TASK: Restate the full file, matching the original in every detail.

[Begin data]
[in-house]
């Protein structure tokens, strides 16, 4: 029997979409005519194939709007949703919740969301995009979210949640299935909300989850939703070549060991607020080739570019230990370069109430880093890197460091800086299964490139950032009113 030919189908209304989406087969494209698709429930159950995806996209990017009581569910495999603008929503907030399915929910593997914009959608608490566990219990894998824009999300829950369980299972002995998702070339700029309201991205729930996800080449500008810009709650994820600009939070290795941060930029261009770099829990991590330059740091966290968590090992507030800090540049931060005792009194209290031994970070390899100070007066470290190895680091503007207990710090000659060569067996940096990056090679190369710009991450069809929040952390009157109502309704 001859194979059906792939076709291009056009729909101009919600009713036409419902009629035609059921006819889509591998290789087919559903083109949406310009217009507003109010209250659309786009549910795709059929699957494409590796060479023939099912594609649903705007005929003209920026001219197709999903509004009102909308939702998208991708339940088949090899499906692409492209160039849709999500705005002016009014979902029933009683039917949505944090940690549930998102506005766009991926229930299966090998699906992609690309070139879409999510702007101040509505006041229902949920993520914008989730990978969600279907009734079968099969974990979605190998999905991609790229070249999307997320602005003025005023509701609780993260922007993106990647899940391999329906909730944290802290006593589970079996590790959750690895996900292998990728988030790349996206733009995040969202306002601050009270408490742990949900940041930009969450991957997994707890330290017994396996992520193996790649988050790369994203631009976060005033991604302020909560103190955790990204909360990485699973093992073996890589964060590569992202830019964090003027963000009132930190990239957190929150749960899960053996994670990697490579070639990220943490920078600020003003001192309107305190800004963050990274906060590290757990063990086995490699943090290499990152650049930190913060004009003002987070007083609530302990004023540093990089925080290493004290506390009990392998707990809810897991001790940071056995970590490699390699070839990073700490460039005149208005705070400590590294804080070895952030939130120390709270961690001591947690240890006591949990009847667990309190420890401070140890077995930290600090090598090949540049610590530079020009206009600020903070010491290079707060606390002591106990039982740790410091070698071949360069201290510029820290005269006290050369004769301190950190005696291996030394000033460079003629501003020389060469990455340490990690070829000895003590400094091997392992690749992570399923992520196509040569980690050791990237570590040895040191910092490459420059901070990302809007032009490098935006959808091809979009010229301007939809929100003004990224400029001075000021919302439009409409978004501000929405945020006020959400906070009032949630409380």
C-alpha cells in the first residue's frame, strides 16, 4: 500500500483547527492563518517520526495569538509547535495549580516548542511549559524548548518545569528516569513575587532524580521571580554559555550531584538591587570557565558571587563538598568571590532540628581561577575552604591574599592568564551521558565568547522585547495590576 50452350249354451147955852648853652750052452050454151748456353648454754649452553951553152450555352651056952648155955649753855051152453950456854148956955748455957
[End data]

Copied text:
[in-house]
């Protein structure tokens, strides 16, 4: 029997979409005519194939709007949703919740969301995009979210949640299935909300989850939703070549060991607020080739570019230990370069109430880093890197460091800086299964490139950032009113 030919189908209304989406087969494209698709429930159950995806996209990017009581569910495999603008929503907030399915929910593997914009959608608490566990219990894998824009999300829950369980299972002995998702070339700029309201991205729930996800080449500008810009709650994820600009939070290795941060930029261009770099829990991590330059740091966290968590090992507030800090540049931060005792009194209290031994970070390899100070007066470290190895680091503007207990710090000659060569067996940096990056090679190369710009991450069809929040952390009157109502309704 001859194979059906792939076709291009056009729909101009919600009713036409419902009629035609059921006819889509591998290789087919559903083109949406310009217009507003109010209250659309786009549910795709059929699957494409590796060479023939099912594609649903705007005929003209920026001219197709999903509004009102909308939702998208991708339940088949090899499906692409492209160039849709999500705005002016009014979902029933009683039917949505944090940690549930998102506005766009991926229930299966090998699906992609690309070139879409999510702007101040509505006041229902949920993520914008989730990978969600279907009734079968099969974990979605190998999905991609790229070249999307997320602005003025005023509701609780993260922007993106990647899940391999329906909730944290802290006593589970079996590790959750690895996900292998990728988030790349996206733009995040969202306002601050009270408490742990949900940041930009969450991957997994707890330290017994396996992520193996790649988050790369994203631009976060005033991604302020909560103190955790990204909360990485699973093992073996890589964060590569992202830019964090003027963000009132930190990239957190929150749960899960053996994670990697490579070639990220943490920078600020003003001192309107305190800004963050990274906060590290757990063990086995490699943090290499990152650049930190913060004009003002987070007083609530302990004023540093990089925080290493004290506390009990392998707990809810897991001790940071056995970590490699390699070839990073700490460039005149208005705070400590590294804080070895952030939130120390709270961690001591947690240890006591949990009847667990309190420890401070140890077995930290600090090598090949540049610590530079020009206009600020903070010491290079707060606390002591106990039982740790410091070698071949360069201290510029820290005269006290050369004769301190950190005696291996030394000033460079003629501003020389060469990455340490990690070829000895003590400094091997392992690749992570399923992520196509040569980690050791990237570590040895040191910092490459420059901070990302809007032009490098935006959808091809979009010229301007939809929100003004990224400029001075000021919302439009409409978004501000929405945020006020959400906070009032949630409380």
C-alpha cells in the first residue's frame, strides 16, 4: 500500500483547527492563518517520526495569538509547535495549580516548542511549559524548548518545569528516569513575587532524580521571580554559555550531584538591587570557565558571587563538598568571590532540628581561577575552604591574599592568564551521558565568547522585547495590576 50452350249354451147955852648853652750052452050454151748456353648454754649452553951553152450555352651056952648155955649753855051152453950456854148956955748455957